The importance of media in pushing this narrative cannot be ignored. The news media is an important conduit for conveying messages to the public and can shape attitudes, influence the national and global discourse, and generate stereotypes. Despite claims to the contrary, news media is not unbiased and can influence racial attitudes on a mass scale. In the post-9/11 world, the vast majority of news coverage on Muslims has been in the context of global terrorism, violence, and war, resulting in a mass misrepresentation of Islam and stoking a widespread fear and hatred toward Muslims. Chinese media is not exempt from perpetuating stereotypes and narrow depictions of Muslims both throughout the world and within their own country. The Chinese media often employs narratives from the discourses of the global “war on terror”, repackaging the social control in Xinjiang as important counter-terrorism measures. A study by the University of Hawaii at Manoa found that Chinese media employed three primary representational tropes to define Uyghurs involved in the 2009 Xinjiang riots: criminals, terrorists, and outside agitators; contrasting directly with the representation of the Han population as peaceful, civilized, and law-abiding. The media’s widespread evocation of terrorism has thus cemented the Uyghur identity as a perceived threat to the Chinese state.
Through these different means of framing the Uyghurs, the Chinese government has been able to escalate the securitization of Xinjiang, leading to the internment camps of Xinjiang that have garnered widespread condemnation from international observers. Officially, the government states that these measures and the existence of the camps are meant to tackle extremism through “thought transformation”, and that foreign religious ideas – often propagated over the internet – have corrupted the Muslim population of Xinjiang, legitimizing the transformation of the region into a surveillance state.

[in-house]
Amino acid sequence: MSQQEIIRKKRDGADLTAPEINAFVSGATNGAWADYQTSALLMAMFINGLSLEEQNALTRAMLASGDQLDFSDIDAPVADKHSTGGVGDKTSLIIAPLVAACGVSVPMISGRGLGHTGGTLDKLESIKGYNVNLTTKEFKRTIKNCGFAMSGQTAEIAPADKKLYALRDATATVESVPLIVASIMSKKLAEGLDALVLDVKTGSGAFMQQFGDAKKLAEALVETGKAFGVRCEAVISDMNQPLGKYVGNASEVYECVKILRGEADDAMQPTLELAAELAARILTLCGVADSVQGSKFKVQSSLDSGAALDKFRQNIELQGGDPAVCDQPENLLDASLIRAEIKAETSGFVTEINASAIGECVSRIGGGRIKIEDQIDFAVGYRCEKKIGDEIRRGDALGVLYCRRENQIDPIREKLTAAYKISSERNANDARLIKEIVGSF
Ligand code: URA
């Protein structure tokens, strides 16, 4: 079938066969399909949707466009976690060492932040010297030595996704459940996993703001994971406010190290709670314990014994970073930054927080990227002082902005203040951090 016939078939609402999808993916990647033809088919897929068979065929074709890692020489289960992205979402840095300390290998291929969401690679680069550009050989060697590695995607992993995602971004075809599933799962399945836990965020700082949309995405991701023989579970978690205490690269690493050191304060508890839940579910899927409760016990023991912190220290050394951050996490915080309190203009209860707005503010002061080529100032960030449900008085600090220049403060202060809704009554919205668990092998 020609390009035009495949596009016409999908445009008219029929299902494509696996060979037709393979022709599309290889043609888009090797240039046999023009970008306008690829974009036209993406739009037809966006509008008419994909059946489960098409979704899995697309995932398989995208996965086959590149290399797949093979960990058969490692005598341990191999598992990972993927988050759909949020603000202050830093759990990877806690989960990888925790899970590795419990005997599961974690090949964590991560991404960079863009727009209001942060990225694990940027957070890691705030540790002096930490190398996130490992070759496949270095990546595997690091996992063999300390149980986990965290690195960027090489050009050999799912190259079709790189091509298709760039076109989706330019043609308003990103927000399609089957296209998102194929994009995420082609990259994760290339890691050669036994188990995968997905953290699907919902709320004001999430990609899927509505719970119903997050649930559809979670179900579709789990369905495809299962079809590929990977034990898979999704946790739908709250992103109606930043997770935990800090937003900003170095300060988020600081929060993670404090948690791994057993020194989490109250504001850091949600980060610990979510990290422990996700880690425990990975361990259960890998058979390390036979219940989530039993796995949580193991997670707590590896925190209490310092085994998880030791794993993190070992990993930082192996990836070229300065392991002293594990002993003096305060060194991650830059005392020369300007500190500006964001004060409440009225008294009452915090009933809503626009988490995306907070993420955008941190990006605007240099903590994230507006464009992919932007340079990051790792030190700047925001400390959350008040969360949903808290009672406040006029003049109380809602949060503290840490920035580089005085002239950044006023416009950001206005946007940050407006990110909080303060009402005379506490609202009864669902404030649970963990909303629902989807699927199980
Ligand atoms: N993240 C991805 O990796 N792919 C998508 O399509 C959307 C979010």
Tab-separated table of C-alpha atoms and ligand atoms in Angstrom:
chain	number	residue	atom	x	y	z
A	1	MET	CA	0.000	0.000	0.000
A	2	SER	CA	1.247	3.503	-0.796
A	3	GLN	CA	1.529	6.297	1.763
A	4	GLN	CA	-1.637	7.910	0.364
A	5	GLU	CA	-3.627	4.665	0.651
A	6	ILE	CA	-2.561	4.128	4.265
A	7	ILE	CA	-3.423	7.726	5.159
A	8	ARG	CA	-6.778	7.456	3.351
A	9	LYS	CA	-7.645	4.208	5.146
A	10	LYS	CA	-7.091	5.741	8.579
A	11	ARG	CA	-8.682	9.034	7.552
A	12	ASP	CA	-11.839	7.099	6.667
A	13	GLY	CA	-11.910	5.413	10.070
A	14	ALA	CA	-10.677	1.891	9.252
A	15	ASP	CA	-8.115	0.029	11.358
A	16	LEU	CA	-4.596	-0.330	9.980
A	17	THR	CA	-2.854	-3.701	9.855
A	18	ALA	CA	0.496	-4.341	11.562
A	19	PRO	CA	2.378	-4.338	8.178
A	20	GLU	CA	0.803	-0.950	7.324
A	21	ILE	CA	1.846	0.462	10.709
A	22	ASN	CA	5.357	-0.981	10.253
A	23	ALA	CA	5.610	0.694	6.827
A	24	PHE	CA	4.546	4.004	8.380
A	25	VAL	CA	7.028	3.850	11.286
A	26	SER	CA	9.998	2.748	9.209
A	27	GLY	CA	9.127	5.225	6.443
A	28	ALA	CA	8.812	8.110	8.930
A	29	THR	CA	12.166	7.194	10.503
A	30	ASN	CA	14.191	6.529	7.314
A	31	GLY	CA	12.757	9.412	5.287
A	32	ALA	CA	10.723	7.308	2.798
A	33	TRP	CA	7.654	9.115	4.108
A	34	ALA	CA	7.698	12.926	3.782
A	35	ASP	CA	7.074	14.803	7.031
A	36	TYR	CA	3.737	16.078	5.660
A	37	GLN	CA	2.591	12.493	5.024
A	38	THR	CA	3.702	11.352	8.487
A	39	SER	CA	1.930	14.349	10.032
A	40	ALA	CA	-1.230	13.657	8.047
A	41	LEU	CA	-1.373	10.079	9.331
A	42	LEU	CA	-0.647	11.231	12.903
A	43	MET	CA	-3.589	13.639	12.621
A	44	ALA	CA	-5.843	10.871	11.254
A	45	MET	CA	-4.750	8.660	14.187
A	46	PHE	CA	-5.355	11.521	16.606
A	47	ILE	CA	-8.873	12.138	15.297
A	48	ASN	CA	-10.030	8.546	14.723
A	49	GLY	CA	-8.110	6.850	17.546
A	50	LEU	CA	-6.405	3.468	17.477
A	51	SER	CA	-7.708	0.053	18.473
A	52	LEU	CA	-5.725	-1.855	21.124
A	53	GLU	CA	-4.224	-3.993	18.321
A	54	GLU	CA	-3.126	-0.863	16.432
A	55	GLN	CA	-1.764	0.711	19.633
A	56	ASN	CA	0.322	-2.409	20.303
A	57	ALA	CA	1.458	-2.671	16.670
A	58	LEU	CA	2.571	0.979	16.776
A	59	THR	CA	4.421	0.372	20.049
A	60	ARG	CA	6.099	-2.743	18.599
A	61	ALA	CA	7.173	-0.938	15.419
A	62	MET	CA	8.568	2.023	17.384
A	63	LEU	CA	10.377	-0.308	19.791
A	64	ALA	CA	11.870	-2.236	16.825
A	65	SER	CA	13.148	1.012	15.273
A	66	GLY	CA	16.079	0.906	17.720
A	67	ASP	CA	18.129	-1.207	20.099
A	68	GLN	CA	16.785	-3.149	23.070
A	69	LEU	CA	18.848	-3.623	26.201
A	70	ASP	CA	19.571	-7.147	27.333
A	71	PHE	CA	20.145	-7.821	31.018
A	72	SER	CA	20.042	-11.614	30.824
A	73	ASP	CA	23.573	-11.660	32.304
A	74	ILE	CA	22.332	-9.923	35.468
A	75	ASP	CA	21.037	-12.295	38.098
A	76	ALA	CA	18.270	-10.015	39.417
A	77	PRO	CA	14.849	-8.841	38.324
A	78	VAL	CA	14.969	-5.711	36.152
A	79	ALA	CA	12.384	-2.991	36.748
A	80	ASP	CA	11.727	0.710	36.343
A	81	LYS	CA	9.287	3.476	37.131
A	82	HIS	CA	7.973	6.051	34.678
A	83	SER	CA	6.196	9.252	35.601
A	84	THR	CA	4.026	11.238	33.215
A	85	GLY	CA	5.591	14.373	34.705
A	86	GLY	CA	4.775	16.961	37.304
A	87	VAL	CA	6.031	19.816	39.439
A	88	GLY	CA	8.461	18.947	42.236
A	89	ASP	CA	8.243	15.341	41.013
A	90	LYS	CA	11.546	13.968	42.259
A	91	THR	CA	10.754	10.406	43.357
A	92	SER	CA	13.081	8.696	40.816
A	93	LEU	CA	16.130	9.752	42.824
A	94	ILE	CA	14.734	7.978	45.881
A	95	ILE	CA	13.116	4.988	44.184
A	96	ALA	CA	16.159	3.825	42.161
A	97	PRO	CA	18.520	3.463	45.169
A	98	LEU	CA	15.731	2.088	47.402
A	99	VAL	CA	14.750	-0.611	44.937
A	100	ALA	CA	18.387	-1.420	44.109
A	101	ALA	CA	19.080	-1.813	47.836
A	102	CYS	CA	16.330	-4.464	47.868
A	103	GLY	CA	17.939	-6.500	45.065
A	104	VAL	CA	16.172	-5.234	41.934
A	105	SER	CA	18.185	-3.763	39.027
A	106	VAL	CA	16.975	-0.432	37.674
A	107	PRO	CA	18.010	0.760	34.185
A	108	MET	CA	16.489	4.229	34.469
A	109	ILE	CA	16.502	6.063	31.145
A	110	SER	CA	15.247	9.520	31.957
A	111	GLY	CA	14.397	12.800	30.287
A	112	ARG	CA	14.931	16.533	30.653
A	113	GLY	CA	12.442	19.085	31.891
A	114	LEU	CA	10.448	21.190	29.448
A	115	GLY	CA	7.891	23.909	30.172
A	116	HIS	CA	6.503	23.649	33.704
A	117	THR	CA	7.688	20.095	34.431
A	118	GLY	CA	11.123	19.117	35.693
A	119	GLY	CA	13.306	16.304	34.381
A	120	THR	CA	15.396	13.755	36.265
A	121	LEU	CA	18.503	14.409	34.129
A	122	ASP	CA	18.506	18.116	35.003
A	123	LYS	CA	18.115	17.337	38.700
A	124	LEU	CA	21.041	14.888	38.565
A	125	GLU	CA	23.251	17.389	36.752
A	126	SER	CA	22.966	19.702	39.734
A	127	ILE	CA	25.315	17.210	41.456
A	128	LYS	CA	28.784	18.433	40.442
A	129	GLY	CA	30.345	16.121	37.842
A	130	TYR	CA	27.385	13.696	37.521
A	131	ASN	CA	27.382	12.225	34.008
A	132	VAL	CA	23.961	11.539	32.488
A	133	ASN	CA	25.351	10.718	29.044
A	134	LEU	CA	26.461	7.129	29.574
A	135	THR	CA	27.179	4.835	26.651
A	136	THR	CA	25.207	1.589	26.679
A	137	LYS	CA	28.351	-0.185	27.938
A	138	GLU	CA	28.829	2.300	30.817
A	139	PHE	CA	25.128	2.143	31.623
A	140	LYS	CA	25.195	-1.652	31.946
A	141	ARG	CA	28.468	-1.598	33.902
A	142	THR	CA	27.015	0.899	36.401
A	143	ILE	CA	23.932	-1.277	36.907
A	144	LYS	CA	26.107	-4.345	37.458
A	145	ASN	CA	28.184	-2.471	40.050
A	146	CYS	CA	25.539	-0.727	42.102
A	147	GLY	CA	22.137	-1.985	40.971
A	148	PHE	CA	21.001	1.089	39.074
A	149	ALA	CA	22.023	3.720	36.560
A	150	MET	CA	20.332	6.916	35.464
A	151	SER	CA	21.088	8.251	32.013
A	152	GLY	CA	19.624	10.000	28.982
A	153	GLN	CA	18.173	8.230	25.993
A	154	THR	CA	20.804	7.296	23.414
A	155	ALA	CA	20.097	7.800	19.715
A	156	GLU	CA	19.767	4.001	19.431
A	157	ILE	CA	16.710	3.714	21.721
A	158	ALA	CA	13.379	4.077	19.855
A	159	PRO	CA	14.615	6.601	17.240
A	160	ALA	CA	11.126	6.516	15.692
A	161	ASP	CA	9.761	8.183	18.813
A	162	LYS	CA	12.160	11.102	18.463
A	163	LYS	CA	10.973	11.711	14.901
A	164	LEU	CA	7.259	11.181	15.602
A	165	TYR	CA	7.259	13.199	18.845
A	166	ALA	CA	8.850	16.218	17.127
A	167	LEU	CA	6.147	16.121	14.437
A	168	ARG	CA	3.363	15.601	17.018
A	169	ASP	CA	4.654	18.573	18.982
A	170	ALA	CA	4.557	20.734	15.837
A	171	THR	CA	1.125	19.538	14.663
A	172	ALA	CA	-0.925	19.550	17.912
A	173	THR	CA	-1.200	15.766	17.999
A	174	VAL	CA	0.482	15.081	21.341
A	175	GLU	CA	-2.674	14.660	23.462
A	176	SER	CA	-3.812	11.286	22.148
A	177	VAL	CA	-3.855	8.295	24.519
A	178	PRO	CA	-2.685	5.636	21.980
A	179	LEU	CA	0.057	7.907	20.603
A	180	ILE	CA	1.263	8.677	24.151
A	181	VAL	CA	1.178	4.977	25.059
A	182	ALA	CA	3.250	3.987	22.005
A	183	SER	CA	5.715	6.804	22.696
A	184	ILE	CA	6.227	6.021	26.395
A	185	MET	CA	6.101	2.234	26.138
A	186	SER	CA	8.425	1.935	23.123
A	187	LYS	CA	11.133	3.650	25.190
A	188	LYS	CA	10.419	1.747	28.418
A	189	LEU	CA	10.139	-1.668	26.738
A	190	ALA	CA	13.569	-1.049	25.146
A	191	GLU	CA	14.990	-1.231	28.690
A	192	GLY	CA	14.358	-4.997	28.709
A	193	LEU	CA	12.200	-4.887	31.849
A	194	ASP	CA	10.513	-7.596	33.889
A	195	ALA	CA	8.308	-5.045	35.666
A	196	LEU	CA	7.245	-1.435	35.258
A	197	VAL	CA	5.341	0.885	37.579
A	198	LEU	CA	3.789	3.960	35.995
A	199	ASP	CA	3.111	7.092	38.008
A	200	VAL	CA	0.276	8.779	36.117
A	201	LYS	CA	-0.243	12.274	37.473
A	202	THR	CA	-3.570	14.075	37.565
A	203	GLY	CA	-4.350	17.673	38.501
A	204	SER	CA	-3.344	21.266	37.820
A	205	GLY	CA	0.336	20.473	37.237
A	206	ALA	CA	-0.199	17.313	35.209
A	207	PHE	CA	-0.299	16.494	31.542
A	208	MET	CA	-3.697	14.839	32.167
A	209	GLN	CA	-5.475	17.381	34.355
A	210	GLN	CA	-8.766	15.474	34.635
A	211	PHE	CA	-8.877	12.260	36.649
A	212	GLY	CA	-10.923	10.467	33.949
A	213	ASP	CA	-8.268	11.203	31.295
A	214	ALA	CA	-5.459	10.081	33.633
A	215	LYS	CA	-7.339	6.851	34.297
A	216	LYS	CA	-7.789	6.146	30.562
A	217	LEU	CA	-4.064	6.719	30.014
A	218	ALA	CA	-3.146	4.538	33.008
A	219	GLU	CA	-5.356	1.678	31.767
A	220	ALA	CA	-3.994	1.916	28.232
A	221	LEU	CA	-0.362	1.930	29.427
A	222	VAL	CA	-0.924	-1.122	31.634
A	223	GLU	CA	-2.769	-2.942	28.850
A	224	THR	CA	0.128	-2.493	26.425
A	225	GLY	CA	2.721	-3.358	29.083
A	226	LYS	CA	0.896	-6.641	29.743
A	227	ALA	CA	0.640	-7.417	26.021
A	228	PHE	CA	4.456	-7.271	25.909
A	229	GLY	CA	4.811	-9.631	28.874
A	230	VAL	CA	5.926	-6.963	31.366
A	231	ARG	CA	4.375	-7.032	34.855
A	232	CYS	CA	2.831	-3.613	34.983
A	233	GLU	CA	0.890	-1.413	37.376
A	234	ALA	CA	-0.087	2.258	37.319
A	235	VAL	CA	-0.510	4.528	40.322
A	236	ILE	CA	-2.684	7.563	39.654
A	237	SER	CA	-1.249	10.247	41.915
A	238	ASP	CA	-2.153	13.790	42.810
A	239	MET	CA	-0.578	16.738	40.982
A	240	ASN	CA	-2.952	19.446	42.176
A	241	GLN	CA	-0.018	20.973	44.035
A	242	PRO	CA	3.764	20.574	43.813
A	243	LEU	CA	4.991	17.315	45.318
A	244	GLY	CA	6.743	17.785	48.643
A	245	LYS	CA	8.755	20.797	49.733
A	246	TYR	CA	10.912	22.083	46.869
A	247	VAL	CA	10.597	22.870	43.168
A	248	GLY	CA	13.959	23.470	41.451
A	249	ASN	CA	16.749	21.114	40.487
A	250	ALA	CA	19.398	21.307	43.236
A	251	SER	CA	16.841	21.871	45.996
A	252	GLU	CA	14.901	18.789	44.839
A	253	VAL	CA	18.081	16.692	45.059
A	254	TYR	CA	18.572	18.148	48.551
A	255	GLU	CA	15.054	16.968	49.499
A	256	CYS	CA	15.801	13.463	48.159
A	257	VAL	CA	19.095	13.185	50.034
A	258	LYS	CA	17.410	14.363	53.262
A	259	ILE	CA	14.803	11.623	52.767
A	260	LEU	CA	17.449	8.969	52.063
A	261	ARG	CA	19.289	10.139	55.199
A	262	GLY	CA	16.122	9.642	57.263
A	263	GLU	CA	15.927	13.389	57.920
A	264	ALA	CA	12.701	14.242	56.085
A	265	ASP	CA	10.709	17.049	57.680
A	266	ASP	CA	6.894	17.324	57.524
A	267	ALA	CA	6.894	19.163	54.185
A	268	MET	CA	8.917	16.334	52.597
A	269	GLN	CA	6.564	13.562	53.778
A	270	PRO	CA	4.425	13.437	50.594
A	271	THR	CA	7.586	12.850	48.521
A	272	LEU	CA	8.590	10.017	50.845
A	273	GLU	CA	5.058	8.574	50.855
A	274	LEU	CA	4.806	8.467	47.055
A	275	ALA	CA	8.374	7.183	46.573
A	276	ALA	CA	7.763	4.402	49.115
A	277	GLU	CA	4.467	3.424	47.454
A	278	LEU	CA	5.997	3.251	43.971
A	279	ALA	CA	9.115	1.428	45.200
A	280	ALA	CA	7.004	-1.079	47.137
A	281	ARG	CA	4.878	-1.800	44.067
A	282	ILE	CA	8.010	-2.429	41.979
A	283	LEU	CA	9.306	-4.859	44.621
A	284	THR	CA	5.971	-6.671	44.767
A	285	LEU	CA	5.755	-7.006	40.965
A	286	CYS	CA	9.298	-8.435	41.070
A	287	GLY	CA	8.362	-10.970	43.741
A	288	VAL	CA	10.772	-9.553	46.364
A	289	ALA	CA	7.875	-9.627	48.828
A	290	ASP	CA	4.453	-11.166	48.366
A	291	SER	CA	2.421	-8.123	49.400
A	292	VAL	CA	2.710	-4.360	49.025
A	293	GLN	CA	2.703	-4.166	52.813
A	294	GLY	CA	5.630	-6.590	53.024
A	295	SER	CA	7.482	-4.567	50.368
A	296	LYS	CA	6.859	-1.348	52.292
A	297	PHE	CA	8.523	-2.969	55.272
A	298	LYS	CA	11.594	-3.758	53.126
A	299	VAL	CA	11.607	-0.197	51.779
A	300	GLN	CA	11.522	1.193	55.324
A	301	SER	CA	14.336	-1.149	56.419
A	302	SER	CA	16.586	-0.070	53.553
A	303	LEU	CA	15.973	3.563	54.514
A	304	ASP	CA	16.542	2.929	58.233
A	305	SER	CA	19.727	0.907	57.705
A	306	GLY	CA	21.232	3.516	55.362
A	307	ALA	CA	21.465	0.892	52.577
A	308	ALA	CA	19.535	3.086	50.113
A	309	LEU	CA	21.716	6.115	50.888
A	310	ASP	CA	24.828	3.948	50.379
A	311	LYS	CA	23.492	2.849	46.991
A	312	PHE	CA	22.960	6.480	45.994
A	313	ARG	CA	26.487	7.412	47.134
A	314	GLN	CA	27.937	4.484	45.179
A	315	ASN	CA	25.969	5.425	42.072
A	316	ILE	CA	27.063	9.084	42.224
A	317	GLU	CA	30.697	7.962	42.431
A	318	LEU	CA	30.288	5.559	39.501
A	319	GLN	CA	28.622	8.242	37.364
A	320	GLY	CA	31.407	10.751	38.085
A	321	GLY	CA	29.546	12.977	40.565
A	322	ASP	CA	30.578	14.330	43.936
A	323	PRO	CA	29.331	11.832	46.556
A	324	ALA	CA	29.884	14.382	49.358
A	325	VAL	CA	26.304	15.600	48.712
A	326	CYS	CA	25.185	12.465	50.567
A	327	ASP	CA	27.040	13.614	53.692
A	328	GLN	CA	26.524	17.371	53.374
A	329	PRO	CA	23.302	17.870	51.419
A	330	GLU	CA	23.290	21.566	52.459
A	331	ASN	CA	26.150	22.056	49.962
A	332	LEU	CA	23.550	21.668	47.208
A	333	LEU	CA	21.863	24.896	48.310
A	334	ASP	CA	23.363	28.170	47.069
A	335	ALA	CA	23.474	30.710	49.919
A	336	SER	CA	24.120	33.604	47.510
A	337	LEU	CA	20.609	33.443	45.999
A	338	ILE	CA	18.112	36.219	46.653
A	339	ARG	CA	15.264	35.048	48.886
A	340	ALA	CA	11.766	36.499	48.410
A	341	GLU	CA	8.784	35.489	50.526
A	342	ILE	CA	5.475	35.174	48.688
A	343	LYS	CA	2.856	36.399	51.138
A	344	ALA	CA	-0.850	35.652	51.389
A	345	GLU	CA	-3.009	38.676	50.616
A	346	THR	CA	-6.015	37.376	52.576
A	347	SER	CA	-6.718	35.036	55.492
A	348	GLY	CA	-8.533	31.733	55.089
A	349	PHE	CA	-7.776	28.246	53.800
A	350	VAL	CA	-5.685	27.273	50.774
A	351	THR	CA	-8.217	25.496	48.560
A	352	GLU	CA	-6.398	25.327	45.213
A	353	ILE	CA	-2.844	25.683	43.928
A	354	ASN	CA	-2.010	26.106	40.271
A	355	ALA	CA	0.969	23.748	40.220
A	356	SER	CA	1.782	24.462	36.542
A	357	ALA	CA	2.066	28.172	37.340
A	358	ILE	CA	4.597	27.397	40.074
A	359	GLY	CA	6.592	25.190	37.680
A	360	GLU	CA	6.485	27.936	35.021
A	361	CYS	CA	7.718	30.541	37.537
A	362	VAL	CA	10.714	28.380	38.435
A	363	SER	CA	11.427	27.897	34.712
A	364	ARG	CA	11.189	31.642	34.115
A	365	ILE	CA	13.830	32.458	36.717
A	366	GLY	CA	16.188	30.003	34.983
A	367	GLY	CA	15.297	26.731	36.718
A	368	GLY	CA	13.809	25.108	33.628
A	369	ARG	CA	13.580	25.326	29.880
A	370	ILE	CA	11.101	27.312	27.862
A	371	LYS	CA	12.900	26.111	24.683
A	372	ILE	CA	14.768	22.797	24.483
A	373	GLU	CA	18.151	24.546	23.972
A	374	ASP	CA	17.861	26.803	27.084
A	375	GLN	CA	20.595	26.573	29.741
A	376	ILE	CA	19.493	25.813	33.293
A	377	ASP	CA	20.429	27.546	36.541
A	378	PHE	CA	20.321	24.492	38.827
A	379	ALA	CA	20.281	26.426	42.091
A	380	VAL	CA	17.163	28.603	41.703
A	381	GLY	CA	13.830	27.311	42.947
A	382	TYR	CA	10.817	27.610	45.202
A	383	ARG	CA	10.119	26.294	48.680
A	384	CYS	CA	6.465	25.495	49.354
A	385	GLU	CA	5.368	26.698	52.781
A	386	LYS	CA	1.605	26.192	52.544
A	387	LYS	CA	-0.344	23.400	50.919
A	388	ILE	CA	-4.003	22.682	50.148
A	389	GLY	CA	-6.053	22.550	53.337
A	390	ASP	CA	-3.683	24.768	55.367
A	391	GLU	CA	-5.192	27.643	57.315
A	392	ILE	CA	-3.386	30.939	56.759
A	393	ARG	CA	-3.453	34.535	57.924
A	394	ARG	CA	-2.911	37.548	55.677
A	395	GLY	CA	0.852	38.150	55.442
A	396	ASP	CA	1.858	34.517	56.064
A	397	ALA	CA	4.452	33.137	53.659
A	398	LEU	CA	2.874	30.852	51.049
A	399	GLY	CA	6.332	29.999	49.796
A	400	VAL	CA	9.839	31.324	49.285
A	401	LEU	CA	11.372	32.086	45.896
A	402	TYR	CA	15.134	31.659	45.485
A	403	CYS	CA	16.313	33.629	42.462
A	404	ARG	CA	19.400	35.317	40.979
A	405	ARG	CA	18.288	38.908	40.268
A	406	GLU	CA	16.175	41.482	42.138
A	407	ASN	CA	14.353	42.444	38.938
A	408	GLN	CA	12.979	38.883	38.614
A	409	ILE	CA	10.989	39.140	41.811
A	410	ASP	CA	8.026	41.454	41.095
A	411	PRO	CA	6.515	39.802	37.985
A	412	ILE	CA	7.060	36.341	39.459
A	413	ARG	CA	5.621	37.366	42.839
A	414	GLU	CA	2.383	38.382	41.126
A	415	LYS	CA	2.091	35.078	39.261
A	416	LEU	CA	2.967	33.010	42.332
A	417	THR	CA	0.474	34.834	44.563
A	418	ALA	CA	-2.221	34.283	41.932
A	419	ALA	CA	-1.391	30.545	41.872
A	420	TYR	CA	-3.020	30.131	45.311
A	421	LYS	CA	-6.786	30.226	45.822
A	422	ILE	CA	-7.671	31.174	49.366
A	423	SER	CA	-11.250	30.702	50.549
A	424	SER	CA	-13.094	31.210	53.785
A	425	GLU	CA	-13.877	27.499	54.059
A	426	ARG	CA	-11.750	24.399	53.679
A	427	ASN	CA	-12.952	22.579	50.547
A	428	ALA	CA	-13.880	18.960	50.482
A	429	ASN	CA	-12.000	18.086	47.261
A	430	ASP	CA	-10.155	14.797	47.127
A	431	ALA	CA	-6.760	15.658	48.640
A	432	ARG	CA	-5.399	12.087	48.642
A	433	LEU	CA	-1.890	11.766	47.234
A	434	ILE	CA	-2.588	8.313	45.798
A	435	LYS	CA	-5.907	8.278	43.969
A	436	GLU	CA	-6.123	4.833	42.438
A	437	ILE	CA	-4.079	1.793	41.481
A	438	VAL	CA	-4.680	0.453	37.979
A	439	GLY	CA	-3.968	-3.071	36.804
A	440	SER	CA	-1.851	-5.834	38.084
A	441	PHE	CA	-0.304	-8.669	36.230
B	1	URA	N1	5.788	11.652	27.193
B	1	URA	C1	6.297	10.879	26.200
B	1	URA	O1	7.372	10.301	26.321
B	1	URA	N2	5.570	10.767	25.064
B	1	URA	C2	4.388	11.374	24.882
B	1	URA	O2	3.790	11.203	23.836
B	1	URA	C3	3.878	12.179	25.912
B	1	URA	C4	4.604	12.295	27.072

Despite the efforts of the Chinese government to portray the policies and now the camps in Xinjiang in a positive light, these human rights abuses have garnered widespread condemnation. In October of 2019, the U.S. government placed eight Chinese companies and several police departments on a blacklist that forbids them from buying American-made technology. These companies make large portions of their profits from the constant surveillance in Xinjiang, which employs technologies such as smartphone tracking, voice-pattern identification, and facial recognition. The Communist Party of China has also faced increasing internal and external dissent about the slowing economy, income inequality, corruption, and its treatment of its Muslim population. However, more than six decades into its rule, the Party has shown no interest in democratic elections. With China’s current system of government and leaders, change may never come. Democracies around the world should end their policy of Chinese exceptionalism and start calling for free and fair elections, just as they have for countries like Myanmar and Cambodia.
The issues in Xinjiang bring to light a major issue of our current system of international governance: the lack of enforceability of human rights. While the international community has acknowledged and, in some cases, condemned what is happening, an outside entity has no power to force the Chinese government to stop. “Xinjiang’s affairs are purely China’s internal affairs that allow no foreign interference,” a Chinese Embassy spokesperson said in a statement to CNN. The same principle applies to atrocities across the globe. Since the Chinese government has no real incentive to stop its campaign in Xinjiang, the question that must be asked is what changes can be made so that human rights are more easily accessible, and those who violate them are more swiftly brought to justice?